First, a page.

This content is part of a paid partnership with
the Government of Western Australia, Department of Health.
Western Australia is experiencing an ongoing outbreak of infectious syphilis. We need to work together across all sectors of primary care and tertiary health services to halt this outbreak and ensure better health outcomes for everyone.
Dr Belinda Wozencroft, a general practitioner with special interests in women’s health, sexual health and HIV medicine, says infectious syphilis has re-emerged as a significant public health threat over the past decade.
“Infectious syphilis is a notifiable sexually transmitted infection (STI) and has significant health implications due to the risk of congenital syphilis. Tertiary syphilis, whilst considered rare, can cause dementia, blindness, hearing loss and cardiovascular issues, any of which is significant for the affected individual.
“However, it is congenital syphilis which really needs to be the current focus.
“Congenital syphilis occurs when syphilis is transmitted from an untreated mother in-utero to her child. It can result in stillbirth, premature labour and significant short and long-term health issues for the child. If detected and appropriately managed with a course of LA Bicillin for treatment and follow-up during pregnancy, the outcomes for the child can be significantly improved.
“Of significant concern, are pregnant women and women of reproductive age. The number of infectious syphilis notifications increased drastically from 11 notifications in 2014, to 271 notifications in 2022.
“Over the same time period, the number of notifications among Aboriginal females of reproductive age increased by almost 18-fold. With the rise in notifications in women of reproductive age, there has also been a significant increase in congenital syphilis notifications.From 2014 to 2022, there were 14 congenital syphilis cases in WA. Of those 14 cases, five resulted in stillbirth or death.”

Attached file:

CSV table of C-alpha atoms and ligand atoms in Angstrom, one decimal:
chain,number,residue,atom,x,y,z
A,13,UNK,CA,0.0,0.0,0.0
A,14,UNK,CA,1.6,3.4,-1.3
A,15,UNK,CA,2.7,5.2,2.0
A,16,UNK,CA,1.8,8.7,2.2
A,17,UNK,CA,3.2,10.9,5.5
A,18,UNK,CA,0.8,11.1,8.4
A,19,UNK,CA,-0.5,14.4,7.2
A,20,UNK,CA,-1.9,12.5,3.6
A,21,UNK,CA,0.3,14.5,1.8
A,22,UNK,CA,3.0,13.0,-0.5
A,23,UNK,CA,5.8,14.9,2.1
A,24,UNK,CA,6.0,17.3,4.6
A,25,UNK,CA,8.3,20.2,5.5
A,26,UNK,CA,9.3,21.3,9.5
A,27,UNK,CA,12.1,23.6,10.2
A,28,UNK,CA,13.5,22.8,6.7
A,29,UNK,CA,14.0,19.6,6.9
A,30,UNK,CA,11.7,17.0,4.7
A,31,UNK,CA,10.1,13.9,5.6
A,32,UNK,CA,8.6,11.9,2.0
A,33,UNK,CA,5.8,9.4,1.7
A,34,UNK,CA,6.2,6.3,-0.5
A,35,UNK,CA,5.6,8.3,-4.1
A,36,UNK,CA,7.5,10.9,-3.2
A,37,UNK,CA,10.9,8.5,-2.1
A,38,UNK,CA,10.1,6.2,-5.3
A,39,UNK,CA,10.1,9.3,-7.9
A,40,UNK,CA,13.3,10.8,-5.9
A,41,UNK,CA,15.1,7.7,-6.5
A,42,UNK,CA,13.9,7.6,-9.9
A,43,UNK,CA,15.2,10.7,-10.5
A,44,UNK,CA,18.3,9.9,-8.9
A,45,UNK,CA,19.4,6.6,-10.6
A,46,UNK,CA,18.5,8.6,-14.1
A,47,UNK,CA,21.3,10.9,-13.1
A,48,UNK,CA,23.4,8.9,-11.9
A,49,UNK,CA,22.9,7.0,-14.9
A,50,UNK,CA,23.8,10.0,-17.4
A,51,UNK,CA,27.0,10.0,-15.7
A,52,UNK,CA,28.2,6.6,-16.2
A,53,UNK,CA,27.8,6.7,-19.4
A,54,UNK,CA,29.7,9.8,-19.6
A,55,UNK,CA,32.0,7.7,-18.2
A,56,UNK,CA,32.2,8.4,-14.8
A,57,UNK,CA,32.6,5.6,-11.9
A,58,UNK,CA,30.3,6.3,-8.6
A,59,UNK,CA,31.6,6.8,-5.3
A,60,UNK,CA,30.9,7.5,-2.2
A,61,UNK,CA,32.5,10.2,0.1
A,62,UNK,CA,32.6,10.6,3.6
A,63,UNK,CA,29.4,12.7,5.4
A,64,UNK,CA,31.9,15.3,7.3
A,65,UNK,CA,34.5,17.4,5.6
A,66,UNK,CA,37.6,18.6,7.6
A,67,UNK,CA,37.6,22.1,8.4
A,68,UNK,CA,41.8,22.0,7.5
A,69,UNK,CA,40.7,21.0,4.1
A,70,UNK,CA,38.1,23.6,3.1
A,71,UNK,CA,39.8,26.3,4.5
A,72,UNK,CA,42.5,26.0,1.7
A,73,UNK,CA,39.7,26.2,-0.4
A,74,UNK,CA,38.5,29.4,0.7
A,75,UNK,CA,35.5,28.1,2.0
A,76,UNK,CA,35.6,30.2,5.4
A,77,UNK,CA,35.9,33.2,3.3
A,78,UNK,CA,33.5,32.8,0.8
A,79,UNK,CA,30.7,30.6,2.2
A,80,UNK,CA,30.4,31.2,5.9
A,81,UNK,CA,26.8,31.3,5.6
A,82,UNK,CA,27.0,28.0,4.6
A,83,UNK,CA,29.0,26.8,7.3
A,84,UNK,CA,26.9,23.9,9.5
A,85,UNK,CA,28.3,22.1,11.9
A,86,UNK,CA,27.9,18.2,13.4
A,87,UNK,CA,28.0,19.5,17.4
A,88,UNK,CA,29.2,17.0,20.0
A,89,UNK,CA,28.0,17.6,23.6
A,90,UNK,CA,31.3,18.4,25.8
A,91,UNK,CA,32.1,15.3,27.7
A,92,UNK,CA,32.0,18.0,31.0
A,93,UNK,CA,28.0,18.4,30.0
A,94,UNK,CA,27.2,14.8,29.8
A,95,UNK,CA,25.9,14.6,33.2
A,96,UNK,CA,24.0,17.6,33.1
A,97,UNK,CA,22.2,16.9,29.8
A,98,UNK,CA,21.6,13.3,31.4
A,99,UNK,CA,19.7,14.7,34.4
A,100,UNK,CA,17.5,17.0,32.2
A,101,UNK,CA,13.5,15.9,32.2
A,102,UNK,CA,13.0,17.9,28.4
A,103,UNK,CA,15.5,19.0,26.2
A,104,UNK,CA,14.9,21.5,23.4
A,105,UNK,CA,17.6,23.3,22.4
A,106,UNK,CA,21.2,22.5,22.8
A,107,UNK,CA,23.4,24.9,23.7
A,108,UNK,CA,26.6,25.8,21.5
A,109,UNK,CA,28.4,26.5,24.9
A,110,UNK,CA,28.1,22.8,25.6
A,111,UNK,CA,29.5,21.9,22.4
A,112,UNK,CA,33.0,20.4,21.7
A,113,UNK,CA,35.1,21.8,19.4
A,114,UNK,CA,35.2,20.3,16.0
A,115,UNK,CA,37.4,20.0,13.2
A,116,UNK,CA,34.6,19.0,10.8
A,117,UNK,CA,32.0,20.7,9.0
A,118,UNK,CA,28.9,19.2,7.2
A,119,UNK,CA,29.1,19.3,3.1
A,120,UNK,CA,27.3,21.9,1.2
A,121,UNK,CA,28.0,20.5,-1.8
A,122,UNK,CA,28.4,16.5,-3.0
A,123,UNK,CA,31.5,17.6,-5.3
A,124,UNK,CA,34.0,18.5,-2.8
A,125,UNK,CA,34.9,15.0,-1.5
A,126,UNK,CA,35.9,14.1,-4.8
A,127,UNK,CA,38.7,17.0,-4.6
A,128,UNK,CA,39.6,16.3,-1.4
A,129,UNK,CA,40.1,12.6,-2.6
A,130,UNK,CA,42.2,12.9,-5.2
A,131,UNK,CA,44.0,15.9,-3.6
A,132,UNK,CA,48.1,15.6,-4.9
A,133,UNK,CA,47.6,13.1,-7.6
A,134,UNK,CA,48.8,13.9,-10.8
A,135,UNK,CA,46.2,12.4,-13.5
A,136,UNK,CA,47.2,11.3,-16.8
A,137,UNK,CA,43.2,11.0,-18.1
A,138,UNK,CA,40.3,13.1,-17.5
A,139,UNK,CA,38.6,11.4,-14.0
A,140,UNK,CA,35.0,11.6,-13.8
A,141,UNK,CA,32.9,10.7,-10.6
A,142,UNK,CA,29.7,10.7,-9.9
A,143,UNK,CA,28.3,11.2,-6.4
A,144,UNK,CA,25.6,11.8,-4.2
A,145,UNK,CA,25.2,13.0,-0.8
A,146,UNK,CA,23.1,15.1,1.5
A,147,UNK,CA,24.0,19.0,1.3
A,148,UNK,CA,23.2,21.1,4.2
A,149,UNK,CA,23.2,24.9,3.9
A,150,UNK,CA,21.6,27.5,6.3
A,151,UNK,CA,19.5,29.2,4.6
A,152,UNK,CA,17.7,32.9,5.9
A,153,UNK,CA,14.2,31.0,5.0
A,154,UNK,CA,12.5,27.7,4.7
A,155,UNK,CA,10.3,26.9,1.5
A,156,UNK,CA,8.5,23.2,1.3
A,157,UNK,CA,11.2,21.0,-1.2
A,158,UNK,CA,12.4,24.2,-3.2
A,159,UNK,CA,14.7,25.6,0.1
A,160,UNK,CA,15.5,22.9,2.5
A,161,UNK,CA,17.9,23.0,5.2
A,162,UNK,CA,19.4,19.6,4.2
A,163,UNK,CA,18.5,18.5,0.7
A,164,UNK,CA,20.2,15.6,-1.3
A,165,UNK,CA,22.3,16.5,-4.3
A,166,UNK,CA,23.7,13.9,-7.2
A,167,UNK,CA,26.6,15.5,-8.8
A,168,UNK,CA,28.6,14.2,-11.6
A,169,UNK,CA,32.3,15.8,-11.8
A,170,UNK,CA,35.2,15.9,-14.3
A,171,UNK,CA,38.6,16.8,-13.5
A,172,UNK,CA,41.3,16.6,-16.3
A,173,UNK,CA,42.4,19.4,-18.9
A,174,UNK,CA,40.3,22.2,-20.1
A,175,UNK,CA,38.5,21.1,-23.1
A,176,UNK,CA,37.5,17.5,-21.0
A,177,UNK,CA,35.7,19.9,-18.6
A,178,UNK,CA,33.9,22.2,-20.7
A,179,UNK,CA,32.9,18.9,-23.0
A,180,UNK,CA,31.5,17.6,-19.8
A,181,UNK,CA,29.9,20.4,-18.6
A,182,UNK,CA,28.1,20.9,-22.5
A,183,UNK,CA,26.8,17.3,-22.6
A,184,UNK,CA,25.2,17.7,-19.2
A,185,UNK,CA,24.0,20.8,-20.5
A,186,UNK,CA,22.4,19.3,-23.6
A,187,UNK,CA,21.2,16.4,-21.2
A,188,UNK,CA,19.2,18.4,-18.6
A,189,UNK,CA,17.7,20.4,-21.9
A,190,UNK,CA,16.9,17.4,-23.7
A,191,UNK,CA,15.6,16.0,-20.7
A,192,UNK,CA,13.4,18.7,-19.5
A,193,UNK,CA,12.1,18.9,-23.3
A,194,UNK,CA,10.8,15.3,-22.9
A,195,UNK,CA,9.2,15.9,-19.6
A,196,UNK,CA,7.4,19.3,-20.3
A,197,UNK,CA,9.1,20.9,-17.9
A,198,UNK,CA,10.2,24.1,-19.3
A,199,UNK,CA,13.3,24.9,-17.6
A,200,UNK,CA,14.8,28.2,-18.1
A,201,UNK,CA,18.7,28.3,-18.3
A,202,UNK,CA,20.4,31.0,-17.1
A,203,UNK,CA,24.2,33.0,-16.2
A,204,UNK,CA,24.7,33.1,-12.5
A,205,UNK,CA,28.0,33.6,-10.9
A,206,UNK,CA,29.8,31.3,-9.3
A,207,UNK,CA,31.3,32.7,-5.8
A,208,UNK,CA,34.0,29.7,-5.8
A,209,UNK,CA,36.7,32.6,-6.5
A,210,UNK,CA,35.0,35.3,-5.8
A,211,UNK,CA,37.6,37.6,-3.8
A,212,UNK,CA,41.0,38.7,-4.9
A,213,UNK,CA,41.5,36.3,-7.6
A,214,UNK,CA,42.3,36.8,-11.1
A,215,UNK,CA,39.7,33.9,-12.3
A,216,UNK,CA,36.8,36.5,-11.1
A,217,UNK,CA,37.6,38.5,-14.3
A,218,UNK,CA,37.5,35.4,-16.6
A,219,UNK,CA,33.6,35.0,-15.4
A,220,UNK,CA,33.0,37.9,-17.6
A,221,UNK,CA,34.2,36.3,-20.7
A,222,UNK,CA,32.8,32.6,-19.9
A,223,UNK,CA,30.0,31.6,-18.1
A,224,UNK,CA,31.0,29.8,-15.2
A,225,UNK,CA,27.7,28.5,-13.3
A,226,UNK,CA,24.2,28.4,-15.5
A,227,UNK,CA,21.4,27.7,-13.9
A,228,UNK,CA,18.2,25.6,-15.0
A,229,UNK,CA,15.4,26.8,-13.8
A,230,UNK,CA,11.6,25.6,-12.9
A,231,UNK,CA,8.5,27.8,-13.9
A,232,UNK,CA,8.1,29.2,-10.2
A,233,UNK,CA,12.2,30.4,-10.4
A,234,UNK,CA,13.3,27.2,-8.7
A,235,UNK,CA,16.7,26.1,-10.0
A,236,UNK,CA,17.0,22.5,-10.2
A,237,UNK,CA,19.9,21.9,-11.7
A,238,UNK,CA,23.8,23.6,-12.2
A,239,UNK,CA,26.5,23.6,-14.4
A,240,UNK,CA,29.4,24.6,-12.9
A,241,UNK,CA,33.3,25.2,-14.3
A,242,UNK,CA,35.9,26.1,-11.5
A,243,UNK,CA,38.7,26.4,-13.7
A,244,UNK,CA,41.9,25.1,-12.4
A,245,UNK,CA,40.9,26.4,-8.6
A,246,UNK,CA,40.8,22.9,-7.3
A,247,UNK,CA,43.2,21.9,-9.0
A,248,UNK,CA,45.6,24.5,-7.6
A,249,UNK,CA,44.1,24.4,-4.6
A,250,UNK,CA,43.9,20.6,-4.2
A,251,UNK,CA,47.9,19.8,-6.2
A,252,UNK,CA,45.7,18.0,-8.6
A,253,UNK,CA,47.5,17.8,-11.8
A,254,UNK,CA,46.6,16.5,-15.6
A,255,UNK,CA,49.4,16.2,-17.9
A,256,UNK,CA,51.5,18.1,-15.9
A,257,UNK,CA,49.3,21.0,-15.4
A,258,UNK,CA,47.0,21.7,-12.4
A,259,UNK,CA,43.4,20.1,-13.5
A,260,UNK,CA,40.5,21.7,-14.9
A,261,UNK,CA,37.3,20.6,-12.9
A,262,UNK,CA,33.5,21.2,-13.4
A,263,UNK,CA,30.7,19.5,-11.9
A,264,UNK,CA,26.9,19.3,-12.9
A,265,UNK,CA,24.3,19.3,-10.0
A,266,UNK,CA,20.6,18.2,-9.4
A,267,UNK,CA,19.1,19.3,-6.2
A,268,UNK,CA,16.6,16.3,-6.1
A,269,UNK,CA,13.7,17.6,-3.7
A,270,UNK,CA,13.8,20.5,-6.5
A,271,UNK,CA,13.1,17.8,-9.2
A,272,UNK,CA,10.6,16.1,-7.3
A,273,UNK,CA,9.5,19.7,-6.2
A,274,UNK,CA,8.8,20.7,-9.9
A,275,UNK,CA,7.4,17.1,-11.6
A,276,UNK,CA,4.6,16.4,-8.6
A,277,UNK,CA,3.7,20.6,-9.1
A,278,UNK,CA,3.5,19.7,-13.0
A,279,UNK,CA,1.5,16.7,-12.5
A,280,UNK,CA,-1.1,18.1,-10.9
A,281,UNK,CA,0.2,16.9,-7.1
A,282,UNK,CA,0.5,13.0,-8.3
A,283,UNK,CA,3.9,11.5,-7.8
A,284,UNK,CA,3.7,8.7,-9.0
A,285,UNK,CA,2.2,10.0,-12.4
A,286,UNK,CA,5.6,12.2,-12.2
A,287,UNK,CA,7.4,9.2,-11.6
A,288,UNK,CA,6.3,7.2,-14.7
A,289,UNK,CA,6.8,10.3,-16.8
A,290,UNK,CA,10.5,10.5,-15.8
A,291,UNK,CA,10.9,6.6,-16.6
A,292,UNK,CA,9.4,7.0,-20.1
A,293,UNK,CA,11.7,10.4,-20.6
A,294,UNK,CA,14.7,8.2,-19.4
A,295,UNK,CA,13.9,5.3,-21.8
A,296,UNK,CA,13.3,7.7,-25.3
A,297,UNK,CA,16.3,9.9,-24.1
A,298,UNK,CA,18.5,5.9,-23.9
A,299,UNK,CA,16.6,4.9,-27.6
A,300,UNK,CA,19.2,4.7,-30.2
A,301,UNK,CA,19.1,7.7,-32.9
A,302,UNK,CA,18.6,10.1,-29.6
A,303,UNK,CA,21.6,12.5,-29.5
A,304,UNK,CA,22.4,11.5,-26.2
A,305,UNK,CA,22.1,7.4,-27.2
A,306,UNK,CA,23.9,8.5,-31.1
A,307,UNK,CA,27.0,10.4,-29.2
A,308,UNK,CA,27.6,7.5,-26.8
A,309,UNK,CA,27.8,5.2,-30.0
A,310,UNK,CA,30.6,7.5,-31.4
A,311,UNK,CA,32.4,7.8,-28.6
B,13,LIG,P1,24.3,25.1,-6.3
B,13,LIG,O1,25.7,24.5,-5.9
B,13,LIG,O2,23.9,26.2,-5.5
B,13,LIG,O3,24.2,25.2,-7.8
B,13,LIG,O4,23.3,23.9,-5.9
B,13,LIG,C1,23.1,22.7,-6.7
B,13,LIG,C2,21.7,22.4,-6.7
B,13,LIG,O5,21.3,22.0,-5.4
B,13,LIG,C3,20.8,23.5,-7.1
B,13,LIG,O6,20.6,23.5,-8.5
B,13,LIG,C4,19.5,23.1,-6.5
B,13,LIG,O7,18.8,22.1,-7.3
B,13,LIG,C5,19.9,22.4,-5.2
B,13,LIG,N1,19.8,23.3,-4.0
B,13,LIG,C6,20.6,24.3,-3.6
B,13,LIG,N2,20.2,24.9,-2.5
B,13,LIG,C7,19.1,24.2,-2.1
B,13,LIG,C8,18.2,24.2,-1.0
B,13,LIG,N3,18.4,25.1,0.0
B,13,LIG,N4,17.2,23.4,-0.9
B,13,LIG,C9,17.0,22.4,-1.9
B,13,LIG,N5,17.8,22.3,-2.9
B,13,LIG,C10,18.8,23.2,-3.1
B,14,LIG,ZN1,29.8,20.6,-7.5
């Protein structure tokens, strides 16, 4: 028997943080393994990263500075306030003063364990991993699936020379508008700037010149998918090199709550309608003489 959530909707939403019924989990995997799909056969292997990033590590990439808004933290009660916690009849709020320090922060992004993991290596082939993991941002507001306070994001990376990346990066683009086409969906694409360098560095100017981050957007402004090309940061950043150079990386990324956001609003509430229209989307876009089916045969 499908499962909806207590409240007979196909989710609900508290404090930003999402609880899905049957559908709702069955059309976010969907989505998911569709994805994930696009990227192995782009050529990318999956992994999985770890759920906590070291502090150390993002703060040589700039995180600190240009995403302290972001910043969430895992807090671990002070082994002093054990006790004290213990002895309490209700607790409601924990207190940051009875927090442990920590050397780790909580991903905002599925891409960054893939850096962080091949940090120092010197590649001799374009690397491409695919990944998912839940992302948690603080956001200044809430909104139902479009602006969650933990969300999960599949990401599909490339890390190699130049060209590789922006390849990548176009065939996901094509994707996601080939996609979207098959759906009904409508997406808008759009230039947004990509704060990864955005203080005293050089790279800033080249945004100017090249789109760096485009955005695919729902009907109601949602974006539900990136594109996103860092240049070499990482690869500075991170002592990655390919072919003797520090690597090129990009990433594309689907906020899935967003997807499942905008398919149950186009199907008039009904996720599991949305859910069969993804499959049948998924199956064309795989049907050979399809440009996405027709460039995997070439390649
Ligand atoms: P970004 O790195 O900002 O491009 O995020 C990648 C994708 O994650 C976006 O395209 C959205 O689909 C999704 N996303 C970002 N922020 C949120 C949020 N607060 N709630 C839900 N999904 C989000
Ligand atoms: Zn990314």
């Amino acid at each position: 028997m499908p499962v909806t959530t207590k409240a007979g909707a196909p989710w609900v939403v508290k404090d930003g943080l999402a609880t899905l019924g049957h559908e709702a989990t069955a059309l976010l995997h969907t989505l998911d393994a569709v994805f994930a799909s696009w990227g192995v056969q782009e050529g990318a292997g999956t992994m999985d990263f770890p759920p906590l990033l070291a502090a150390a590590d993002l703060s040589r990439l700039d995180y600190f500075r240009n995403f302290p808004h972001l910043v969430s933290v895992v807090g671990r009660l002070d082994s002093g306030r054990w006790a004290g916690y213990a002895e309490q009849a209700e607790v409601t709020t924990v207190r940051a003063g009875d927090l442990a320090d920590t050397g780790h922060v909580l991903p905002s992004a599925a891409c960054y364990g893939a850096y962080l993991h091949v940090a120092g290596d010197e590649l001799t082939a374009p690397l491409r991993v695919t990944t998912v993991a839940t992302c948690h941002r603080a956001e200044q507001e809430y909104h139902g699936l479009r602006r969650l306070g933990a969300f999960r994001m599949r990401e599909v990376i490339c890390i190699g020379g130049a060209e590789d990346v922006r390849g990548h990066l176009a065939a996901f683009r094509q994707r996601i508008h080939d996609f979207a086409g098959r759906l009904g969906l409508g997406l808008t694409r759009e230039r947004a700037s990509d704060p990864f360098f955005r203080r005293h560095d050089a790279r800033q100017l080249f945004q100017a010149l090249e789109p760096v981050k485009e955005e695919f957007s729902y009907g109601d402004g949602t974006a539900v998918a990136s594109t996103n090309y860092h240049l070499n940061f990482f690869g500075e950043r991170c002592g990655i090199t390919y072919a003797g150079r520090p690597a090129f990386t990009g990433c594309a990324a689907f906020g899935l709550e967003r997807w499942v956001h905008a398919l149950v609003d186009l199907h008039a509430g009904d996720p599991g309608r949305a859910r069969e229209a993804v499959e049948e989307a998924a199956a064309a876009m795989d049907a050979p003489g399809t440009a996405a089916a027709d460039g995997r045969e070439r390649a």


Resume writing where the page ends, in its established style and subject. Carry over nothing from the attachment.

Infectious syphilis testing recommendations
To assist with the detection of infectious syphilis in pregnancy, the Western Australian Department of Health recommends three tests for all pregnant women at:
36 weeks (or at birth if earlier than 36 weeks).
Five syphilis tests during and after pregnancy are still recommended in the Kimberley, Pilbara and Goldfields regions, due to the high rates of infectious syphilis in those regions.
In addition, screen for syphilis if there are symptoms of concern which include a non-specific rash or an ulcer (at both genital and extra-genital sites). Maintain a high index of suspicion for any ulcer, and check the ulcer with a syphilis PCR swab as well as syphilis serology. If another STI has been identified, remember to follow-up with blood-borne virus serology including syphilis serology.
What can GPs do?
Offer syphilis testing to all pregnant women. Testing at three time points in pregnancy can assist with early detection and treatment. Importantly, follow-up with women who did not attend for testing, or, if the pathology provider did not complete the test.
Offer opportunistic tests to all people aged 16-45 years. The Department of Health is relaunching the ‘Healthysexual’ campaign which encourages people to get a syphilis blood test. Patients usually respond positively to being offered a test in response to a campaign or public health program. Visit healthysexual.com.au for more information.
Get informed about testing and treatment. The Department of Health ‘Silverbook’ provides detailed information on testing and treatment for syphilis at health.wa.gov.au/silverbook
Get extra training. There are a range of training opportunities for general practitioners to test, treat and manage syphilis and other STIs on the ASHM website at ashm.org.au
Need some help? If you have questions about syphilis, contact the public health unit in your area.
Promote sexual health in your practice. The Department of Health offers free health promotion materials, that can be ordered from doh.getquickmail.com
Questions? Contact the editor.
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